When thousands of Russians streamed toward the border of Kazakhstan in mid-September, a local pastor wasn’t worried about the massive flow of outsiders suddenly headed to his home country. He was wondering about how his church would receive them.
“I’ll be honest with you,” he said a few weeks later. “I doubted how hospitable and open we would be.”
The Russians flowing toward Kazakhstan and other neighboring countries weren’t military troops. They were citizens fleeing a war they didn’t want to fight. When Russian President Vladimir Putin announced a military mobilization to conscript up to 300,000 Russian men for the country’s ongoing war against Ukraine, hundreds of thousands of Russians fled within a few days.
Nearly 200,000 headed to Kazakhstan, a former Soviet Republic of 18 million people on Russia’s southern border.
Many were passing through but needed immediate help. Others intended to stay indefinitely. Denis, the pastor of an evangelical church in Kazakhstan, started getting phone calls from churches and believers in Russia: “Can you help us?”
A Different Kind of Refugee Crisis
Russia’s invasion of Ukraine in February sparked the largest refugee crisis in Europe since World War II, with 12 million Ukrainians fleeing an onslaught of bombings in cities and villages across the country.
Seven months later, Putin’s plan to draft 300,000 Russian men to participate in the war sparked a different kind of refugee crisis, as thousands fled a battle they didn’t want to fight. Their reasons for leaving varied, but for many, it’s a crisis of conscience.
Their reasons for leaving varied, but for many, it’s a crisis of conscience.
Denis recently hosted three Russian believers who fled to Kazakhstan after the military mobilization began. For hours one evening, they sat with the pastor and wrestled with whether they were right to leave: should they have stayed in Russia and potentially gone to prison for refusing to fight? “They were troubled in their souls,” he says.
The pastor has heard similar struggles from other Russian believers grappling with how to refuse a war they believe is unjust but also provide for their families and loved ones in a time of deep uncertainty. “They want to be faithful to Christ, and they want to be faithful to the church,” he says. “They really don’t know what to do.”
Denis says it’s hard to give simple answers to such complex questions, but from the beginning, at least one thing has been clear to him: the church should help brothers in distress.
Compassion in Complexity
When Denis started getting phone calls from believers headed to Kazakhstan in September, he wasn’t sure how his church would respond. Evangelicals are a tiny minority in the majority Muslim nation, and though they meet freely, they still face challenges of their own.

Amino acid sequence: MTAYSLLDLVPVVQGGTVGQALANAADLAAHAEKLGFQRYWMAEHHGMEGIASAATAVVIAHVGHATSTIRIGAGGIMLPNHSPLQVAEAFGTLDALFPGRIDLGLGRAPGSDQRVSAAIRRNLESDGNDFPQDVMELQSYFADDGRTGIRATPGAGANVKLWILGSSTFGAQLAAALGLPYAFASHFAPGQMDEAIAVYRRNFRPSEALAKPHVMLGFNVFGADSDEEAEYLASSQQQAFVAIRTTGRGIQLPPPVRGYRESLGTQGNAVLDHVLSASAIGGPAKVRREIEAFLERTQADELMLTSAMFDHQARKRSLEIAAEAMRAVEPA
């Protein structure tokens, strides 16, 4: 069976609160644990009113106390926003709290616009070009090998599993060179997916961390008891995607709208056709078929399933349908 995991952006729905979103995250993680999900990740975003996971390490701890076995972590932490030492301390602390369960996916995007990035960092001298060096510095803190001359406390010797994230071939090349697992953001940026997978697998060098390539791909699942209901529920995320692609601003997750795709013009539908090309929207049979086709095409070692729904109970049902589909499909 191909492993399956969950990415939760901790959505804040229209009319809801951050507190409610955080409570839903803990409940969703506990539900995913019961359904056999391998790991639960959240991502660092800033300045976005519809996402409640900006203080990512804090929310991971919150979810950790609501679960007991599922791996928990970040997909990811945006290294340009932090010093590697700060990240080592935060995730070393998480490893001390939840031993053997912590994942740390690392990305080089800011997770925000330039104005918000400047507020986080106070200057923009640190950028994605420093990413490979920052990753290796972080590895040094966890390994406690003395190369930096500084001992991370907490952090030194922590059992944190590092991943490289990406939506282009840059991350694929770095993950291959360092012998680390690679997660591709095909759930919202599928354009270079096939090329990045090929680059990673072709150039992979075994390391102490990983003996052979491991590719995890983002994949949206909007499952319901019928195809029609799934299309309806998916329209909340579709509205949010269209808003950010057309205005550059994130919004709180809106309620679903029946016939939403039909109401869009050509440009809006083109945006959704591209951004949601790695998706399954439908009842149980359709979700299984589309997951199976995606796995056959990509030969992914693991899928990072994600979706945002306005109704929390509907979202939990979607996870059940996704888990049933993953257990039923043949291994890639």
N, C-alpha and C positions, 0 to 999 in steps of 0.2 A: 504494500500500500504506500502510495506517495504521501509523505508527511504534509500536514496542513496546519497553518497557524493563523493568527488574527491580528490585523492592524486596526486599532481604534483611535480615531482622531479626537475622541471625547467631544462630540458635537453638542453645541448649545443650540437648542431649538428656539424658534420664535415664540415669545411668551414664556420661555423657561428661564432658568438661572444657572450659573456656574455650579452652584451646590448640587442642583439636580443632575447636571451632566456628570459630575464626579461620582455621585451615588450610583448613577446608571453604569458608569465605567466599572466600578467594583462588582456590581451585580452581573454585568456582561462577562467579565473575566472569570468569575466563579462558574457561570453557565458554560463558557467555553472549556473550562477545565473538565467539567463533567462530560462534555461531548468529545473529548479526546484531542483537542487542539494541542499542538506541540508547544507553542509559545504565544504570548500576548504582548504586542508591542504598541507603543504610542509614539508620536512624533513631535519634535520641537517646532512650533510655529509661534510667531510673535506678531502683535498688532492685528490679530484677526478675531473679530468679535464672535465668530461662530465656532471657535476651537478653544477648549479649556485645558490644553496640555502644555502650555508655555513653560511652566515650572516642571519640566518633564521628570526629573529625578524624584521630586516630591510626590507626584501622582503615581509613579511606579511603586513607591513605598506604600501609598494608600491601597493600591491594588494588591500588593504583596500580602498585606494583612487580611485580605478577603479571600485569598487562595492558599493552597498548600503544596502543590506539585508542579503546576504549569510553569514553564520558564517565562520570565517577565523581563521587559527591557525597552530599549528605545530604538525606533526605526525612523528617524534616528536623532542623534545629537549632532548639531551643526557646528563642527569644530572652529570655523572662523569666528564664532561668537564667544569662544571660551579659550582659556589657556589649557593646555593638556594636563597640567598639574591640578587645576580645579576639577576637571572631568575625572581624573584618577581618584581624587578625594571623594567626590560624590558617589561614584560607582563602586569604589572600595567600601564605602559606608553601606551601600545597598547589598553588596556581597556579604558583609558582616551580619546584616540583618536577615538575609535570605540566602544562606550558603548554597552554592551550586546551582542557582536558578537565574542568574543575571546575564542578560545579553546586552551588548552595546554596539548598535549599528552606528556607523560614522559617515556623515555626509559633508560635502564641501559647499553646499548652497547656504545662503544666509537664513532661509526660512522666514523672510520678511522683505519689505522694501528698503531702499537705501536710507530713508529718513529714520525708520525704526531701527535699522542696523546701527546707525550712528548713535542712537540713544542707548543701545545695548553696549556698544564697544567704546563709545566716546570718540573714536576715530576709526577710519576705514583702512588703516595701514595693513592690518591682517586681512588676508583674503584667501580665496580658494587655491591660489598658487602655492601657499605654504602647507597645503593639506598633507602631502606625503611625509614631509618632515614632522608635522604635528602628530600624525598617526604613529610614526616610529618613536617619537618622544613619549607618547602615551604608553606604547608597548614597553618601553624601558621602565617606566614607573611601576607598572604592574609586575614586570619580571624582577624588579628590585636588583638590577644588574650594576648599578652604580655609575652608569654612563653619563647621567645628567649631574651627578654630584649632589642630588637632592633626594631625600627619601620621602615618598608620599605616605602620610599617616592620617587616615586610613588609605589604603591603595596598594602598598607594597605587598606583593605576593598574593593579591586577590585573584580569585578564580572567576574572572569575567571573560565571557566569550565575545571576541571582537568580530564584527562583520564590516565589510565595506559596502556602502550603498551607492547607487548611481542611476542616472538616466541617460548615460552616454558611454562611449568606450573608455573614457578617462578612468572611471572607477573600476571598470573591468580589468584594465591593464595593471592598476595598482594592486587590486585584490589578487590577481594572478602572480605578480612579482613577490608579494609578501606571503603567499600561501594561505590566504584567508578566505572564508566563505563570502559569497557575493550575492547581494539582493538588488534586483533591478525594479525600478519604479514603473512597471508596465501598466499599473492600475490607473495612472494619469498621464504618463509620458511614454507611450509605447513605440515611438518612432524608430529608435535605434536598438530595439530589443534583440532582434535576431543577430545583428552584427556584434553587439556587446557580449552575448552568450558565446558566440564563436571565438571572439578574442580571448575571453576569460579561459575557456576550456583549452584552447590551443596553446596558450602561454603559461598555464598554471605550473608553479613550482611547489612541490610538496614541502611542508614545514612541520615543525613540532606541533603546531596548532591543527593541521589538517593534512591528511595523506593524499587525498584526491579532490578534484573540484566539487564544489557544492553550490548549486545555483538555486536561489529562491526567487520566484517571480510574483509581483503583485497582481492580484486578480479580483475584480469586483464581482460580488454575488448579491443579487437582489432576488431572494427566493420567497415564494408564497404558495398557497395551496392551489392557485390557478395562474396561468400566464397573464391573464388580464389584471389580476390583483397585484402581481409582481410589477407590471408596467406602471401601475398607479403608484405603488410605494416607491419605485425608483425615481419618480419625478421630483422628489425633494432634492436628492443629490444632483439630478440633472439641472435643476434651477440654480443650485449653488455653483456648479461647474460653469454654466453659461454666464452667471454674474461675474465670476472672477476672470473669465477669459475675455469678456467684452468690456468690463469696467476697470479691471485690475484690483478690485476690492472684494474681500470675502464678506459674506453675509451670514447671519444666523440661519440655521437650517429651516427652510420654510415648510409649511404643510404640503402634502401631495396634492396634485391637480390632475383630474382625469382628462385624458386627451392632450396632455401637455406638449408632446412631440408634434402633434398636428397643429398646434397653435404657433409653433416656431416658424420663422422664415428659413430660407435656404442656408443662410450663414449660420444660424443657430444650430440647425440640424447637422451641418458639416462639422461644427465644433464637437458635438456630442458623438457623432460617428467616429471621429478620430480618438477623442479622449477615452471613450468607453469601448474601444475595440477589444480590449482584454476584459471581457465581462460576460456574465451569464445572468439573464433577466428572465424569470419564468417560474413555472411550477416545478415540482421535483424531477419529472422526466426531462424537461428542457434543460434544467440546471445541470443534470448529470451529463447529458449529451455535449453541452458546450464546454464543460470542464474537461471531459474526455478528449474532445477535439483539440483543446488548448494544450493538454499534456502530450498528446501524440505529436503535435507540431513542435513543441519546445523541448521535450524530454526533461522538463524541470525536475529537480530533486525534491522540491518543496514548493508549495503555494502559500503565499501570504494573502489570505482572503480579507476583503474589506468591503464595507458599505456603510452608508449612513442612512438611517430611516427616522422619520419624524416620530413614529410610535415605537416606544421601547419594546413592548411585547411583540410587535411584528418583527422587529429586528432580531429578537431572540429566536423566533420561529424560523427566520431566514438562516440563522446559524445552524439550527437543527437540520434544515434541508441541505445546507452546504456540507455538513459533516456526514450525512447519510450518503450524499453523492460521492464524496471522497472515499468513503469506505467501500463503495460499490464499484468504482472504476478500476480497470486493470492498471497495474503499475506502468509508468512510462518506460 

The pastor was deeply encouraged by the church’s response: “I see now that God’s people are willing to do much more than I think any of us could expect.”
Church members volunteered spare rooms and hot meals, and some who had been on the margins of church life asked to be part of the congregation’s efforts. Meanwhile, a Christian couple heading to Kazakhstan met a fellow refugee on a train and offered to help him through the church as well.
Denis’s congregation helped the lone man find an apartment, and Denis was grateful for an opportunity to offer Christian compassion to an unbeliever. “He called me and thanked me for talking with him and having dinner with him on his first night here,” he says. “He said that was the biggest help he needed.”
Weeks later, the pastor is thankful for how this kind of ministry has helped his congregation too. “I think it melted our hearts,” he says. “I think we are better followers of Christ now because we had to open our homes and our hearts.”
Serving in Place
In mid-October, Putin announced the military mobilization was complete, with about 220,000 men conscripted. But some worry that the Russian leader might launch a second wave of conscriptions and spark another round of departures for those able to leave the country.
For many Russians, leaving isn’t an option. Without sufficient funds or connections abroad, most will stay in the country.
Timur, an Uzbekistan citizen living in the United Arab Emirates, has been fielding calls from Christians looking to leave Russia. But he also knows a Russian pastor headed back to help his congregation. After accompanying a family member who fled in September, the Russian pastor booked a flight home. He knows he may face conscription in the future, but for now, he told Timur: “I’m going back to serve the church.”